Trial Continues for Burlington Refugee from Bosnia | Off Message

Trial Continues for Burlington Refugee from Bosnia


U.S. District Court in Burlington. - MARK DAVIS
  • Mark Davis
  • U.S. District Court in Burlington.
Updated at 5:53 p.m. to reflect additional testimony. 

Jurors heard more testimony Wednesday that a Bosnian refugee who settled in Burlington stood idly by while his comrade murdered two elderly women during the early 1990s Balkans war.

Edin Sakoc, on trial for allegedly concealing his involvement in a rape and two murders in Bosnia in his application for U.S. citizenship, stood quietly by while a friend gunned down two elderly women, Nadia Djuraskovic said in testimony shown to jurors in U.S. District Court this morning. Like all Bosnian witnesses in the trial, Djuraskovic testified last year in her home country, when American attorneys in the case flew over to conduct examinations and cross-examinations. 

In the summer of 1992, Djuraskovic and her family were sheltering three Serbian women. Prosecutors allege that Sakoc raped one of the women after he removed her from the Djuraskovic home.

Then Sakoc and another soldier identified by authorities only as “Boban” returned to the home, according to court documents filed by prosecutors. [Sakoc and Boban were part of ethnic groups that were warring with the Serbs.]
Boban shot the women to death, Djuraskovic said.

While Boban fired the fatal shots, Sakoc, wearing a mask, watched impassively, according to testimony.

"He was standing by his side," Djuraskovic said.

"Was he saying anything?" asked Jay Bauer, a prosecutor from the Justice Department's Human Rights and Special Prosecutions Section.

"No, nothing," Djuraskovic said.

Sakoc, (pronounced ‘Sah-coach’) then helped Boban carry the women's bodies outside, Djuraskovic said, and they set fire to the corpses.

"Did it appear to you that Sakoc was refusing to help?" Bauer asked.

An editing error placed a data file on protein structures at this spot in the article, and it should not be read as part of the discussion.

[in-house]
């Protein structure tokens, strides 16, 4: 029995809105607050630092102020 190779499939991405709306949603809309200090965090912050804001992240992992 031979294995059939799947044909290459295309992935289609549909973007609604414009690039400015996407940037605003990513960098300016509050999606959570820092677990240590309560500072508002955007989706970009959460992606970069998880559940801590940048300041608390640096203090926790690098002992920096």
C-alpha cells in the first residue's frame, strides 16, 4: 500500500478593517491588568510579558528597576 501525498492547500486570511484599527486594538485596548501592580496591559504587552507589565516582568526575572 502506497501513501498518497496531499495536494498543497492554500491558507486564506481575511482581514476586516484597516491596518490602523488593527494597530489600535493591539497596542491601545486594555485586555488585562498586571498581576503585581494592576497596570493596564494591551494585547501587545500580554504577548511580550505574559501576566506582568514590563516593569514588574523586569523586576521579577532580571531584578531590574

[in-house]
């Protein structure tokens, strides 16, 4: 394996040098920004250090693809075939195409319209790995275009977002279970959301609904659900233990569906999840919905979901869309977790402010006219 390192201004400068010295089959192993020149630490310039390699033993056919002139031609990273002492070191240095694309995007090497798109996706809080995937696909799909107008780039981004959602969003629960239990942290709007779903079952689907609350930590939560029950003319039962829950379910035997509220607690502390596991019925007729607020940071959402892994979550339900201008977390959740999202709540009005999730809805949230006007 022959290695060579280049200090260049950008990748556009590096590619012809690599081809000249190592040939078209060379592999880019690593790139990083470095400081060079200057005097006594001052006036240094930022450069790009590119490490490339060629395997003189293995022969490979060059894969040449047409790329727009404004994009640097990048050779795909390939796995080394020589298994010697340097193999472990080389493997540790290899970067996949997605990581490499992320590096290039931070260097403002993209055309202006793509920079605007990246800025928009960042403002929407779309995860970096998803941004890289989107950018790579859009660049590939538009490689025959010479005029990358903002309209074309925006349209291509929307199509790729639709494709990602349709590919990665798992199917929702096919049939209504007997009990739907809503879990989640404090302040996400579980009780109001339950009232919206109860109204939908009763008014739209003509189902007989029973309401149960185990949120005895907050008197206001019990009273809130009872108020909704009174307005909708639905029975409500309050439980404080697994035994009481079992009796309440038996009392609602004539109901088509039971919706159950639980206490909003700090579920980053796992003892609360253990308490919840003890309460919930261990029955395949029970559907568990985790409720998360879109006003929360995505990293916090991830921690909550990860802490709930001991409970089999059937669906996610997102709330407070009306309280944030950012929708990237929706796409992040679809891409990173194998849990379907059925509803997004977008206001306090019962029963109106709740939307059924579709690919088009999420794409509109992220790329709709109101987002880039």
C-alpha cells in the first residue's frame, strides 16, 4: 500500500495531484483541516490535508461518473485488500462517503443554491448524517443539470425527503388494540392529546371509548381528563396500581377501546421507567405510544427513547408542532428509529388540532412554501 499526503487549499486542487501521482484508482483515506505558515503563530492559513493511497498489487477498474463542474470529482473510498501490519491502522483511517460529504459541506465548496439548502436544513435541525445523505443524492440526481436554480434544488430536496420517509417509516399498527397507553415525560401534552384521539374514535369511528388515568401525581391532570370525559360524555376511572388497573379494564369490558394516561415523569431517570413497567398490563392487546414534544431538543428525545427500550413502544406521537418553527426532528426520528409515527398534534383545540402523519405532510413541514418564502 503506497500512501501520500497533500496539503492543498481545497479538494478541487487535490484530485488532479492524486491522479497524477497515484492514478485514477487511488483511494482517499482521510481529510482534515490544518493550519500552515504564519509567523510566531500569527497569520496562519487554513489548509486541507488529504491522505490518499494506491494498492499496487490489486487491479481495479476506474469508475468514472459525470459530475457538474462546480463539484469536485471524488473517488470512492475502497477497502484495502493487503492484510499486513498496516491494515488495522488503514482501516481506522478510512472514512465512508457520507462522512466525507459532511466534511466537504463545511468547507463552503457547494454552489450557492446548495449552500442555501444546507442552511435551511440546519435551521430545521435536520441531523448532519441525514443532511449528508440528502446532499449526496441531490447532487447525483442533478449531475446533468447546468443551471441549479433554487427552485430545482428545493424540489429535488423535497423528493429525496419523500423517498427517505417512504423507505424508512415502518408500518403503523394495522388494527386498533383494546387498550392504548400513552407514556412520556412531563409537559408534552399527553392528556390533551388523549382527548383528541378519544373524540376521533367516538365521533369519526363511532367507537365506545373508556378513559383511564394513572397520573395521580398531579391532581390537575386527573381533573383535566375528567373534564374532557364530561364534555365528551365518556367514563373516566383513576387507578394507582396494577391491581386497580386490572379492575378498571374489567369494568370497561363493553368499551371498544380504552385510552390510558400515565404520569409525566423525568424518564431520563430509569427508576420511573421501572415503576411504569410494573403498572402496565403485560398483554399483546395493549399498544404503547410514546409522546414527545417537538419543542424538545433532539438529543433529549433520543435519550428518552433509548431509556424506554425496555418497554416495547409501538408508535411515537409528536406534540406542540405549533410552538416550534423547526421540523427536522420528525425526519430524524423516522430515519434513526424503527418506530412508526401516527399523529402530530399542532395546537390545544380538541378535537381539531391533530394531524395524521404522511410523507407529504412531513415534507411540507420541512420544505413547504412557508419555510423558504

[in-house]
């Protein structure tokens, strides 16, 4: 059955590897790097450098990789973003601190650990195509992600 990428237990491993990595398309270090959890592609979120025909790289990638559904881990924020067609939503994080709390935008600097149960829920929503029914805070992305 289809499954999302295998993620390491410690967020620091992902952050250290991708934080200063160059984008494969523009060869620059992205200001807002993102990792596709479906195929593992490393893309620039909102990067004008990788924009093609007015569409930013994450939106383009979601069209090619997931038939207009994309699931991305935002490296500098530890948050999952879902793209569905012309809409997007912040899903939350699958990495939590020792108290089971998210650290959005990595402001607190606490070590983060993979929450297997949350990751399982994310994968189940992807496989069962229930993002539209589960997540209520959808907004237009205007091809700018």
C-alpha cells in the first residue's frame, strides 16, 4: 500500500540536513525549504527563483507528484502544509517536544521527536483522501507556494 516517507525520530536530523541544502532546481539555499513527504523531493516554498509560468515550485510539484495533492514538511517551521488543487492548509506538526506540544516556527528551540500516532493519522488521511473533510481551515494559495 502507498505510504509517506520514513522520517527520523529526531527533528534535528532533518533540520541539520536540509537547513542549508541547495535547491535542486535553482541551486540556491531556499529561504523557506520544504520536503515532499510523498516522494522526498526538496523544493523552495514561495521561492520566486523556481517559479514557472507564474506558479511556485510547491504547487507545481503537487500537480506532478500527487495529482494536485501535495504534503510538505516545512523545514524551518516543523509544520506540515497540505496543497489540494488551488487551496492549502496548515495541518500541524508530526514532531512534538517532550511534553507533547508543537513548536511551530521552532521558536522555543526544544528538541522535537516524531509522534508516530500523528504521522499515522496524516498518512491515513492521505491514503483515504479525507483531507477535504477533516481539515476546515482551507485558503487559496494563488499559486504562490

"No, no. Both of them were doing it," Djuraskovic said, later adding, "It was simple for him."

But on cross-examination, Sakoc’s attorneys were able to punch holes in Djuraskovic’s story.

During interviews with both American and other investigators years before the trial, Djuraskovic apparently offered details that were inconsistent with testimony played yesterday.

In one interview, Djuraskovic said that Sakoc was not inside the room when Boban shot the women. Rather, she had said, he was in another room, and didn’t see the killings occur.

And during another interview, she said Sakoc was inside her home while Boban burned the bodies.

Under persistent cross-examination from public defender Steven Barth, Djuraskovic became testy.

“Please don’t provoke me,” she told Barth at one point.

As he watched the recording of the testimony, Sakoc sat quietly at the defense table, his face betraying no emotion.

Later in the day, prosecutors scored an important point: They were finally able to offer an eyewitness who could identify Sakoc as the masked man who allegedly participated in the kidnapping and killings.

The witnesses who previously testified about the killings and abduction didn’t know who Sakoc was. They referred to him simply as the “masked man,” and acknowledged that it was only after the events that they were told his identity.

“I had never known Mr. Sakoc,” Djuraskovic testified. “Neither do I know him now.”

But Blago Doko knew him.

Doko, who ran a local civil patrol in the village where the events occurred, had been alerted to the kidnapping of the woman from the Djuraskovic home. In response, Doko rounded up a few friends who were in the military. Together the men, all of whom were armed, began walking toward the Djuraskovic home.

En route, they stopped a car speeding toward them, away from the Djuraskovic home. Two men were inside the car, Doko recalled in his testimony.

The driver opened his door.

“We killed them,” the man told Doko, of the two women. The man then asked Doko if he recognized him.

“How can I recognize you when you have the [mask] on?” Doko recalled asking him.

He took the mask off.

“Do you recognize me now?” he asked.

“I knew him,” Doko recalled. “I had seen him before. He was younger than me. Edin Sakoc. Nicknamed ‘Edo.’ Everybody called him ‘Edo.’”

The trial is scheduled to resume in the morning, and continue into next week.

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